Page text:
In the 1997 NASCAR Winston Cup season, Skinner was promoted to full-time, driving the #31 with Lowe's sponsorship. He won poles at both of the season's races at Daytona International Speedway and had three top-ten finishes. Despite failing to qualify for one race and a 30th place points finish, he won the Rookie of the Year award. He had nine top-tens his sophomore season, but finished 21st in points after being forced sit out three races due to injury. He also won a pair of exhibition races in Japan during those two seasons, when NASCAR held races in Asia for the first time. He finished no worse than sixth in the first four races of the 1999 NASCAR Winston Cup season, and held the points lead briefly during the early portion of the season. He had a total of fourteen top-ten finishes and ended the year with a career-high tenth place in points. He also returned to the Busch Grand National Series, driving the #19 Yellow Freight Systems Chevy for Emerald Performance Group. He won his only career race at Atlanta after being disqualified for a rules infraction, before NASCAR overturned its decision.

Skinner had eleven top-tens in the 2000 NASCAR Winston Cup season, but fell to twelfth in points and lost crew chief Larry McReynolds who retired from NASCAR to broadcast the series on Fox Sports. Mike Skinner declared in early February 2001 that he had resigned from RCR.

In the 2001 NASCAR Winston Cup season, he had only one top-ten and suffered severe injuries in a wreck at Chicagoland Speedway after cutting a right-front tire and crashing head-first in Turn 1. He was forced to miss the next five races because he suffered a concussion, broken ankle and a torn ACL in the crash. Free agent driver Robby Gordon took over as a substitute and had a few top tens. Then the news broke out that Robby Gordon would replace Mike Skinner in the #31 Lowe's Chevy after 2001 for a multiple-year deal which puzzled many NASCAR fans and drivers; as well as the fact that Lowe's resigned from RCR to sponsor Jeff Gordon and Rick Hendrick's co-owned team for the NSCS rookie Jimmie Johnson, in 2002. Skinner returned at Michigan, but after another accident at Richmond, Mike Skinner opted for surgery to repair his ACL. Skinner announced the next morning after the accident that he would miss the remainder of the season. In his announcement he bid farewell to Richard Childress, and his team; announced that Robby Gordon would sub for him again and wished Gordon luck.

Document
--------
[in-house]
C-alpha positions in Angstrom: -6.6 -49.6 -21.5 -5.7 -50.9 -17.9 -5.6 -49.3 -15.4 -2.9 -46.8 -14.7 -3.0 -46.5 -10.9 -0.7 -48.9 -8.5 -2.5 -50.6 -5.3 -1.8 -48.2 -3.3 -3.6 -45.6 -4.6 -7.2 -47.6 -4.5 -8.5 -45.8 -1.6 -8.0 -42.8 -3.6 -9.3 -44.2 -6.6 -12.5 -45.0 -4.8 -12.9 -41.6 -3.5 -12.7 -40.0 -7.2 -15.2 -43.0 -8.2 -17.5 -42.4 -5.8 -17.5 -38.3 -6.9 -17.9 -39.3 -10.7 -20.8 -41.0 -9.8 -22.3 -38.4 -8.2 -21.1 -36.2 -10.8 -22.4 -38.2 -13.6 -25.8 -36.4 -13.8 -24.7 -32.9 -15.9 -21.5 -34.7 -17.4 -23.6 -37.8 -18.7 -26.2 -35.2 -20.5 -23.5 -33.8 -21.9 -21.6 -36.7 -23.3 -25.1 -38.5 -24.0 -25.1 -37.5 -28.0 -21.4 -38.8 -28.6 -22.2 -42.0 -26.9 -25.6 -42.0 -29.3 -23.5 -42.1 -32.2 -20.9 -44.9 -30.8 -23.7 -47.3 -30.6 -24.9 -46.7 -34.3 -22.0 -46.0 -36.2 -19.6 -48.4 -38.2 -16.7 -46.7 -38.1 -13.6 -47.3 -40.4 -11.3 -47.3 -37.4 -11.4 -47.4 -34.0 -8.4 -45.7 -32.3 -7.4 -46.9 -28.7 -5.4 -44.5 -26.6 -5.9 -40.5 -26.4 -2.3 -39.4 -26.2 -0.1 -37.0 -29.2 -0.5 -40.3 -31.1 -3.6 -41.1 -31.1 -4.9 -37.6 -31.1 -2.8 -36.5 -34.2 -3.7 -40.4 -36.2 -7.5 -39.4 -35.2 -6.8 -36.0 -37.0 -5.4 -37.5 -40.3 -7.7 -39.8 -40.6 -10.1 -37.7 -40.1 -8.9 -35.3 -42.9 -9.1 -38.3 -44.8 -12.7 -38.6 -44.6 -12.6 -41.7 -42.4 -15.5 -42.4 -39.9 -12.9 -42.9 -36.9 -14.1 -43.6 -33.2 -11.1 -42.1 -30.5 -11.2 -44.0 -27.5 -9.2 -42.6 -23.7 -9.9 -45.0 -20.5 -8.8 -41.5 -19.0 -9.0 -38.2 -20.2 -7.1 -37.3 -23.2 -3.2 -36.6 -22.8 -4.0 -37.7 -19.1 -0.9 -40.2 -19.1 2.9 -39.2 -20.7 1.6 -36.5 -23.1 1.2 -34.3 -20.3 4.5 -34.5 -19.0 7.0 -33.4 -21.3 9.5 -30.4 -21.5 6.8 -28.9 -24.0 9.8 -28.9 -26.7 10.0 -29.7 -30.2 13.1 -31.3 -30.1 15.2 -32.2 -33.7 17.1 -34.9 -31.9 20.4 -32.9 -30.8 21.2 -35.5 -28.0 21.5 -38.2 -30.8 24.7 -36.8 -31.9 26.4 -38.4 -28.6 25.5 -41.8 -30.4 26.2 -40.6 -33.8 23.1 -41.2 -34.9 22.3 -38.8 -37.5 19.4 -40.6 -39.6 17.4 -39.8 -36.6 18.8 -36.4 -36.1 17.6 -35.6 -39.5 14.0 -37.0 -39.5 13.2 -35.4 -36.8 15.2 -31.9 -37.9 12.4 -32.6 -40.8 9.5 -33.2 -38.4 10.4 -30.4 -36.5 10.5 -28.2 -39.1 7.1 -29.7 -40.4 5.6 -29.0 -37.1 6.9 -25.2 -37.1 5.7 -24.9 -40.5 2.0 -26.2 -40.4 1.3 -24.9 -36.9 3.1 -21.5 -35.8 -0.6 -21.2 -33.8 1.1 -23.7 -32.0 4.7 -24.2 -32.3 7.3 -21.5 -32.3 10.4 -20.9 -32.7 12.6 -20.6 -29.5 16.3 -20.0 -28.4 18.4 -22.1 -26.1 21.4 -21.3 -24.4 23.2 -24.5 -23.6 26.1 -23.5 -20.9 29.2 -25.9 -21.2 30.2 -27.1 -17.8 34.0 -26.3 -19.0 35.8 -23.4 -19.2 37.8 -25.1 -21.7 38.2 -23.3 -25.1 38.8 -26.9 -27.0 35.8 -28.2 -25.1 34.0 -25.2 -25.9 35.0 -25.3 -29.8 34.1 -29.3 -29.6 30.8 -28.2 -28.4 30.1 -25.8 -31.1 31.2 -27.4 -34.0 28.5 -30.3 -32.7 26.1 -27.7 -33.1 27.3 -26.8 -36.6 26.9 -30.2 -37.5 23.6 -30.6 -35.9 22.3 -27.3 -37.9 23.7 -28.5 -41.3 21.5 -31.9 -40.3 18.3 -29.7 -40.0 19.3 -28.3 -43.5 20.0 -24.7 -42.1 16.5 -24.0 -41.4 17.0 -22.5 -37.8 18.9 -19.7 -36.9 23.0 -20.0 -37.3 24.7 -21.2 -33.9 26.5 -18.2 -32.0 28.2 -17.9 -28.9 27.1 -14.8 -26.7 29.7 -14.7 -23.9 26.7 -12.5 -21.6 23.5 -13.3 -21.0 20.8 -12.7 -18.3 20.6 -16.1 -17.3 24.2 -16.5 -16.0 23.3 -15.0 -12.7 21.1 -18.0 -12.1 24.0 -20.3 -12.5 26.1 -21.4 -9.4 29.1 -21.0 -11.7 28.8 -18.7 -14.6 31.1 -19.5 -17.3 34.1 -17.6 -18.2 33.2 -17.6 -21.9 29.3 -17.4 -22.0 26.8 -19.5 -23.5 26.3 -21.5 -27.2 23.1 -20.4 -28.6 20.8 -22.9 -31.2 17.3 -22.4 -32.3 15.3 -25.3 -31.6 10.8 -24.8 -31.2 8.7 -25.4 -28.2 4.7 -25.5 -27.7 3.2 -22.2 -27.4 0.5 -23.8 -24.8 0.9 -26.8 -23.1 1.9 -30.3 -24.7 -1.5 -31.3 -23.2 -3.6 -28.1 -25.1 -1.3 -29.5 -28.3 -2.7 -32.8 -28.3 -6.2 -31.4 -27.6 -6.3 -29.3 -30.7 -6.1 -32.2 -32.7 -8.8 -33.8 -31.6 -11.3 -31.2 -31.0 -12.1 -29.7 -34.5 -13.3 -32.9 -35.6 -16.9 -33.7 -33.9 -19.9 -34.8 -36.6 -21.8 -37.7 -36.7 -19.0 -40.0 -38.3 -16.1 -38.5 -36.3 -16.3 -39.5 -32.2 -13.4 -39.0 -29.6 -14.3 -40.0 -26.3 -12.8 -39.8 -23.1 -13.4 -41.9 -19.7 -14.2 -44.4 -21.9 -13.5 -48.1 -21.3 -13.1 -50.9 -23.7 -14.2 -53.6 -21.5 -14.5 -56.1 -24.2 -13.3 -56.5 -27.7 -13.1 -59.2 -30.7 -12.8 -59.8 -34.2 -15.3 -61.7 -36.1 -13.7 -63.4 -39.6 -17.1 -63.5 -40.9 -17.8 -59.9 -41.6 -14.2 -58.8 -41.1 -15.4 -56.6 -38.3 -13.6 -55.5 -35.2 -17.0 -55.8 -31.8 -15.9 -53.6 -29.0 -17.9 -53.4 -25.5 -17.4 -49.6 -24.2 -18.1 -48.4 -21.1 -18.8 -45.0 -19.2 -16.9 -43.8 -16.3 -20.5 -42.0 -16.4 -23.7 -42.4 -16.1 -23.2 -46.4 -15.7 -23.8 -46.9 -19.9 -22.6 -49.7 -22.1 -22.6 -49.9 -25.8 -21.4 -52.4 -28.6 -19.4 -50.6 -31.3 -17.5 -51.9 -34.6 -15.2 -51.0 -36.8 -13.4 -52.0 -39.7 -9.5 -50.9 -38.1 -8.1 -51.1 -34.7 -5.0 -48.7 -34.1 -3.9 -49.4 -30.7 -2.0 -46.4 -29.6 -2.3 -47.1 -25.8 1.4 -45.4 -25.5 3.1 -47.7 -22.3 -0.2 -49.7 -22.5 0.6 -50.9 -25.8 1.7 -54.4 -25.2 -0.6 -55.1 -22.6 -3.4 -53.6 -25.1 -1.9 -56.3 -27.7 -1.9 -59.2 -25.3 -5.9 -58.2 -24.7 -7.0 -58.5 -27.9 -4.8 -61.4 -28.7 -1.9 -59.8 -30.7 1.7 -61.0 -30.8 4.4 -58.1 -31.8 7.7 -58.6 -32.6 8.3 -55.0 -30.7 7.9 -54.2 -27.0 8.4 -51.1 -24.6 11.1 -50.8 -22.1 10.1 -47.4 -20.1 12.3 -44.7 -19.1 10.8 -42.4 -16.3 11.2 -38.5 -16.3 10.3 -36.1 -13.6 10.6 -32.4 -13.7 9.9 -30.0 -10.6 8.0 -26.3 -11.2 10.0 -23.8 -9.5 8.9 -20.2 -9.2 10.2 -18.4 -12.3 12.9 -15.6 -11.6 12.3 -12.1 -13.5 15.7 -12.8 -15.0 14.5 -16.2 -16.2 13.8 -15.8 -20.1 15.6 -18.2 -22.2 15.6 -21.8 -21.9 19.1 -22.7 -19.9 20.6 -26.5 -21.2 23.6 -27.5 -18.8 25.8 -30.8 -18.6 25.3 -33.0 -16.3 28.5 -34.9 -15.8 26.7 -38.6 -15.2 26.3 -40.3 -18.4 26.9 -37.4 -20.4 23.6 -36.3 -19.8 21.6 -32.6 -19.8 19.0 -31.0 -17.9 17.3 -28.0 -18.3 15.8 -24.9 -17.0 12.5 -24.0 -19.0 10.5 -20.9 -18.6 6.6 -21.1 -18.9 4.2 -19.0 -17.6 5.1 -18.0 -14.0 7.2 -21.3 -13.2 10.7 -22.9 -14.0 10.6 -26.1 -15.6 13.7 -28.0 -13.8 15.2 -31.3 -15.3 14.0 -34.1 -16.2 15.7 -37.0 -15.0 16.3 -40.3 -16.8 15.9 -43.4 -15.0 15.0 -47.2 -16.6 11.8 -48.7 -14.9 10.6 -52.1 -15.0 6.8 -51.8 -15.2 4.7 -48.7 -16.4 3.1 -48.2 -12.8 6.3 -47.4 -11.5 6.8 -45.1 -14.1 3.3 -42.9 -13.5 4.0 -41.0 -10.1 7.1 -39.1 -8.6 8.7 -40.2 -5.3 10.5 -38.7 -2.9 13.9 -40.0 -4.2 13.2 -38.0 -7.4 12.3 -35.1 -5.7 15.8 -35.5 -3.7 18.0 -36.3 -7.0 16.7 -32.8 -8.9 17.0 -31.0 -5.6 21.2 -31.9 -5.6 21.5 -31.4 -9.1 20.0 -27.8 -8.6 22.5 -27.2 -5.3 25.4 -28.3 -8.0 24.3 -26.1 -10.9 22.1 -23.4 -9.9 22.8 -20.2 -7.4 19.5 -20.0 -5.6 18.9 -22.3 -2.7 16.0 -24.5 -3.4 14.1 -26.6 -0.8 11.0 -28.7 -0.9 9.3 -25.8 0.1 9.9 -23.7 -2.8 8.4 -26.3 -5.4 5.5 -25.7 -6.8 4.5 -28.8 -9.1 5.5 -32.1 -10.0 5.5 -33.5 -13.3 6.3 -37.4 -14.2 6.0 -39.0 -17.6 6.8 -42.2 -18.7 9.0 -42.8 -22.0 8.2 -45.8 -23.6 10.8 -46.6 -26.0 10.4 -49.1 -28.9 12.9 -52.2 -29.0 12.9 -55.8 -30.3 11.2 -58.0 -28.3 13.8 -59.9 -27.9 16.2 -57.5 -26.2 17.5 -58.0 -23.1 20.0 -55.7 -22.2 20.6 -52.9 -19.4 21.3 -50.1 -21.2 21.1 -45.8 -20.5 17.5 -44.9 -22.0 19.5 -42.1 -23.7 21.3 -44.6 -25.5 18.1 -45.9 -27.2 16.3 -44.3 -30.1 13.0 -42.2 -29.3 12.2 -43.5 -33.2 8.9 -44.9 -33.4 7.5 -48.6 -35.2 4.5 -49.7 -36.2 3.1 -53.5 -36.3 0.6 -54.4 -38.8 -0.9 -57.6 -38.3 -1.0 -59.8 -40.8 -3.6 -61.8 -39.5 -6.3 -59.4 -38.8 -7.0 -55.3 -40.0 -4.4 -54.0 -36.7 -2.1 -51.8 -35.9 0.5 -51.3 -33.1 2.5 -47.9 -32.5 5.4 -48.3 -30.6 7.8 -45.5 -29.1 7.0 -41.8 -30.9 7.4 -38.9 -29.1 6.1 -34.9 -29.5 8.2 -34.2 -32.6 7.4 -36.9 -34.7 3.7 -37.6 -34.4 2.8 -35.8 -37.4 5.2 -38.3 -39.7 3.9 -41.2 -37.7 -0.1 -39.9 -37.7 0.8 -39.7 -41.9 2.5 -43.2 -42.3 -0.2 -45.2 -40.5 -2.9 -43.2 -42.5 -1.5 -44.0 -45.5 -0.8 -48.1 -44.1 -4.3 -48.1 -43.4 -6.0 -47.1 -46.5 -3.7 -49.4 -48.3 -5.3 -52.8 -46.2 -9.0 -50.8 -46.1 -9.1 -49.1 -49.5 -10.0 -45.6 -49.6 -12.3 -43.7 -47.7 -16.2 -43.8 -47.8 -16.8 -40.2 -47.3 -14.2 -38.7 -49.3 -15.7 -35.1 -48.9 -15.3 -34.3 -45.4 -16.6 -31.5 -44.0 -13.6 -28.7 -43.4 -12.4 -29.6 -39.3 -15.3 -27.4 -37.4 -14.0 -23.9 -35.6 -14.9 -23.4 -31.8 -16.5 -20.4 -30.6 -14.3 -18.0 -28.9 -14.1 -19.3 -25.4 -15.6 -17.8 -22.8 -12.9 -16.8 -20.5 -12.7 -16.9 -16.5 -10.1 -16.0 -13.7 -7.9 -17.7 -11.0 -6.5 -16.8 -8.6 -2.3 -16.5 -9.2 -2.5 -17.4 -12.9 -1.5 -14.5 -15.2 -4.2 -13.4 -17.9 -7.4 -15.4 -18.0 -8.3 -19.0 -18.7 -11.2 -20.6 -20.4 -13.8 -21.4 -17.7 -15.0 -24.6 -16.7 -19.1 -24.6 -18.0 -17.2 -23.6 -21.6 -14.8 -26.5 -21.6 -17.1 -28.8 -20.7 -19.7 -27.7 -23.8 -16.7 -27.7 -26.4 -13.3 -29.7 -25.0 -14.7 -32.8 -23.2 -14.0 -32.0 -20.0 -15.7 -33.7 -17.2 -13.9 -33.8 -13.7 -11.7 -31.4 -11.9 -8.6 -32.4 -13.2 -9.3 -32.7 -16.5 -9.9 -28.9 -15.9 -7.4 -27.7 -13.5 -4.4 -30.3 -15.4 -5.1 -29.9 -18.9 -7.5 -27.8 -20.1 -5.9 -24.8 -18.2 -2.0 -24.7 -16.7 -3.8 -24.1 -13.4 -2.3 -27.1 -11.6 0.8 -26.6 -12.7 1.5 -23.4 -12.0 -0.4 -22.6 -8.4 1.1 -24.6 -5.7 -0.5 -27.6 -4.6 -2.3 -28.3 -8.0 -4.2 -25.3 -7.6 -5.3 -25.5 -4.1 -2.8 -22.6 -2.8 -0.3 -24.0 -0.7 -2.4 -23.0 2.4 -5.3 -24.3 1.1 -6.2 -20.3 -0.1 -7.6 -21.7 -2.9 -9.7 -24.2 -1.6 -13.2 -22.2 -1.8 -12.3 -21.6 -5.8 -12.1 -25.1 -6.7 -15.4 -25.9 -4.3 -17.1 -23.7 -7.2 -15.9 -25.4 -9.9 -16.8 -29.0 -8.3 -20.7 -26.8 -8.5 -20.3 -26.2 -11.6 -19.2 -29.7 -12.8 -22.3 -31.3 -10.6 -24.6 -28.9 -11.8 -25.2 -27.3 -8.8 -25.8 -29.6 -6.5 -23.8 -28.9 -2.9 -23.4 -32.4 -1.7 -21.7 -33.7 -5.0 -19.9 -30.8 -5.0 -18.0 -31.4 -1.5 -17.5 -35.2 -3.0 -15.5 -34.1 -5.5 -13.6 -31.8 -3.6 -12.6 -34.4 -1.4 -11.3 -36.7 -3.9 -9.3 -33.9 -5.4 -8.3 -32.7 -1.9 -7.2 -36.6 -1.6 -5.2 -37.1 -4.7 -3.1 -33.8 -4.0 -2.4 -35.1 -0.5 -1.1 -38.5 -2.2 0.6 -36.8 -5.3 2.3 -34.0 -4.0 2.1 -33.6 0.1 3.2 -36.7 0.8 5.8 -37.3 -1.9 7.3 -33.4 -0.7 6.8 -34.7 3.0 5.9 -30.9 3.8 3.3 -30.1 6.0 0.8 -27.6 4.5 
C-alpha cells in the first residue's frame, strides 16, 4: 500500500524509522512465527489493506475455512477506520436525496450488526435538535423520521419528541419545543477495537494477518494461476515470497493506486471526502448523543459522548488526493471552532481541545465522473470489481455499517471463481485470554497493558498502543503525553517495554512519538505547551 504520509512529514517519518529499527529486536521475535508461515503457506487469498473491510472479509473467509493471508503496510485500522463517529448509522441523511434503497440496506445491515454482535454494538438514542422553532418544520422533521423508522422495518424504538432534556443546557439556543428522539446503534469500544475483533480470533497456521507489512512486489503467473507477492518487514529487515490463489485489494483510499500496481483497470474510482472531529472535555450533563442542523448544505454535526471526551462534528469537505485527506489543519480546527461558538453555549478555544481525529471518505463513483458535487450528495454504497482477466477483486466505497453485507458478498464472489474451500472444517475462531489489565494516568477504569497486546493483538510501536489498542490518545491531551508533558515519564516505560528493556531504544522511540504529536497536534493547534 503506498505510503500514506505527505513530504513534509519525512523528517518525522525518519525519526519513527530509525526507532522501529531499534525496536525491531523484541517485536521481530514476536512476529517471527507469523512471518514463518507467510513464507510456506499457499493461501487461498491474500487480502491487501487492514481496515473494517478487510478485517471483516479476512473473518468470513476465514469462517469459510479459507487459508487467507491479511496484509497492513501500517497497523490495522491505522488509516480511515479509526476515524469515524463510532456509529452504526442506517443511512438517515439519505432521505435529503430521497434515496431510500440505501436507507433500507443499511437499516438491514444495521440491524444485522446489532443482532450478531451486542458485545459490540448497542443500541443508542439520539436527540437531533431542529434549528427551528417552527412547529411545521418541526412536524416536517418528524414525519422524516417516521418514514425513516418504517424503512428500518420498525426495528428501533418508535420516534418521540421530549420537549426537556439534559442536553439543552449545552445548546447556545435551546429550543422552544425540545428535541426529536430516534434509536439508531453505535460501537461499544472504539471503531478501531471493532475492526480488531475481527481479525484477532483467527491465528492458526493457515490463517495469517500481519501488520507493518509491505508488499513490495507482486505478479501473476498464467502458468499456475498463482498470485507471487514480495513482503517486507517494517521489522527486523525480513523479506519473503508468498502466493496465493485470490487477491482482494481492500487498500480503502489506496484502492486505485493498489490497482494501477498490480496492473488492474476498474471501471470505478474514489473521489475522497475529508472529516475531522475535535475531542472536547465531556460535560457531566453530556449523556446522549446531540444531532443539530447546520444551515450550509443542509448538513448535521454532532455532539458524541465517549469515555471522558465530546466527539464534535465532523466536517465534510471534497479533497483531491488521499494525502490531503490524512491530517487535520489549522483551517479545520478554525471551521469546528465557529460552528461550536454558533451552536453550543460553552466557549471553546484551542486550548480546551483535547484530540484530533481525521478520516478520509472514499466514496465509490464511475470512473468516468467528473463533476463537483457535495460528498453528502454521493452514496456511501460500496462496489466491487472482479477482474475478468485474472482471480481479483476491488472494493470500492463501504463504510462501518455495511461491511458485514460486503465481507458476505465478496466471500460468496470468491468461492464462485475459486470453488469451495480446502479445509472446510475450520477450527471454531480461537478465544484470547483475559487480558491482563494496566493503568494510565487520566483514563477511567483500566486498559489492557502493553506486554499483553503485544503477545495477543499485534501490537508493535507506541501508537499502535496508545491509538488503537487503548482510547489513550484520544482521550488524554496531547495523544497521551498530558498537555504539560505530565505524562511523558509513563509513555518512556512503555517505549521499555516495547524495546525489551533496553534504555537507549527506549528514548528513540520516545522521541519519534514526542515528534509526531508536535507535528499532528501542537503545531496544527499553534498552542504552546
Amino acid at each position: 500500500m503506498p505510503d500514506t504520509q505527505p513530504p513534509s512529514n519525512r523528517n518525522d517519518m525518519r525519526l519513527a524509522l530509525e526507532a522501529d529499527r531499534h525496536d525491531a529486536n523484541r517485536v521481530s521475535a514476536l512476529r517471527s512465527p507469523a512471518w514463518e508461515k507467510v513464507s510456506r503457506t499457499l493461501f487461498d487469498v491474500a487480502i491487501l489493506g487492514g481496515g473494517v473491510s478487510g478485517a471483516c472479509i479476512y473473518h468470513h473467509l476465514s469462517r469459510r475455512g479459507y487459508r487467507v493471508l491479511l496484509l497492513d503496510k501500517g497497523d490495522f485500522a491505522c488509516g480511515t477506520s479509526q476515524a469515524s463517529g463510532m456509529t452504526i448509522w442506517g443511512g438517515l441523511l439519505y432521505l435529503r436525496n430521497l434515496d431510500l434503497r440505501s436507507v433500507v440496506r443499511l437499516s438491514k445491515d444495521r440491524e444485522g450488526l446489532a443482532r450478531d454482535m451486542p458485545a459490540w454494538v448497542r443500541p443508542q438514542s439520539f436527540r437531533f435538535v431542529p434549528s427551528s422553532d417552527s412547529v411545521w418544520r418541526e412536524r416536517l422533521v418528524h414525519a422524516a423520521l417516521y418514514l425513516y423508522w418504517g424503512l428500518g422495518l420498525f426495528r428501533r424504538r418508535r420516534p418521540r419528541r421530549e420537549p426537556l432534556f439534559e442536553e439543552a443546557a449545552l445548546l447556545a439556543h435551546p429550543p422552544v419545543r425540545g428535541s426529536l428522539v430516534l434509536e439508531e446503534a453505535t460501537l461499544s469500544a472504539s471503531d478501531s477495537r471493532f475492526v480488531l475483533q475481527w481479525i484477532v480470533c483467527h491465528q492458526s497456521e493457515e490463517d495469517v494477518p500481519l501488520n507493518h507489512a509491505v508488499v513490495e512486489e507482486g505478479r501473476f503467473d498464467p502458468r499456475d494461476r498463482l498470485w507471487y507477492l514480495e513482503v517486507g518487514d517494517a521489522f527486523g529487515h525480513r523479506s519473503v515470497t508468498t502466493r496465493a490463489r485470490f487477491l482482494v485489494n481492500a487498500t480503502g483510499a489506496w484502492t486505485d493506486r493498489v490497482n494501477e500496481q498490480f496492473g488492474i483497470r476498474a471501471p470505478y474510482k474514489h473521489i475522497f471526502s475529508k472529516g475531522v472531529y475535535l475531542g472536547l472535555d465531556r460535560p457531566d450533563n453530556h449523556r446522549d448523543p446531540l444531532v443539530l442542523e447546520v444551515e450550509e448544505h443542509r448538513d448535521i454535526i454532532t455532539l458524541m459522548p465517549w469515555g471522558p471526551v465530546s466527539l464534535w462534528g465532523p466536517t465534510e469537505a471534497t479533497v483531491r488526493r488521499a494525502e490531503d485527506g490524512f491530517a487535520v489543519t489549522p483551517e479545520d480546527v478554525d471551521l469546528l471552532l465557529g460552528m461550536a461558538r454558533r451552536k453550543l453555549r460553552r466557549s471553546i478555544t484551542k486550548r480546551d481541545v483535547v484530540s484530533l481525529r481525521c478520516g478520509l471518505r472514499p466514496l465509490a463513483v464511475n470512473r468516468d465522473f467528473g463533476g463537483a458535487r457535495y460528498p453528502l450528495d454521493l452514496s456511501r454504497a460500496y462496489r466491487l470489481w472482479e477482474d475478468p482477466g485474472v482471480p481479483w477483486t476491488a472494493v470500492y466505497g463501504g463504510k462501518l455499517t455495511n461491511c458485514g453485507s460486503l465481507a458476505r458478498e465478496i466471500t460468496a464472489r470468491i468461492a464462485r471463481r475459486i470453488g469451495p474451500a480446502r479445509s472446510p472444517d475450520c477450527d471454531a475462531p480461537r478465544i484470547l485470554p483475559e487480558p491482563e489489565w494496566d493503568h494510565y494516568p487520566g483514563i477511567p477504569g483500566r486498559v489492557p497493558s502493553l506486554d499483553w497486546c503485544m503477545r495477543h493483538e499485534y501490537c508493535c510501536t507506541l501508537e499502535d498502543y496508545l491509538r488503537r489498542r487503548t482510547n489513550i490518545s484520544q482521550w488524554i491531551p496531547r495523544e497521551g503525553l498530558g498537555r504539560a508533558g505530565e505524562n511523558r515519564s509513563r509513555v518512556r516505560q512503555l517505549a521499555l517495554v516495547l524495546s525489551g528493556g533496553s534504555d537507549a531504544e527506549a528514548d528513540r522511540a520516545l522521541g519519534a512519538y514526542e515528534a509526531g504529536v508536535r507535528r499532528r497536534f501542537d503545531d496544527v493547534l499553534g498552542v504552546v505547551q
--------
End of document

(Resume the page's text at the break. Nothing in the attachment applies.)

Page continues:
Robby Gordon finished off the year with an upset victory at New Hampshire.[2]

2002–present[edit]

Skinner signed on to drive the #4 Kodak Chevy for Morgan-McClure Motorsports in the 2002 NASCAR season. He only had one top-ten finish and finished 31st in points at season's end. He continued to struggle when the team switched to Pontiac in the 2003 NASCAR Sprint Cup season, and after failing to qualify for the Sirius 400, he was released. He spent the majority of the rest of season running part-time in the Camping World Truck Series for Billy Ballew Motorsports before being selected to fill in for Jerry Nadeau at MBV Motorsports. His final race of the season came at Homestead for Michael Waltrip Racing.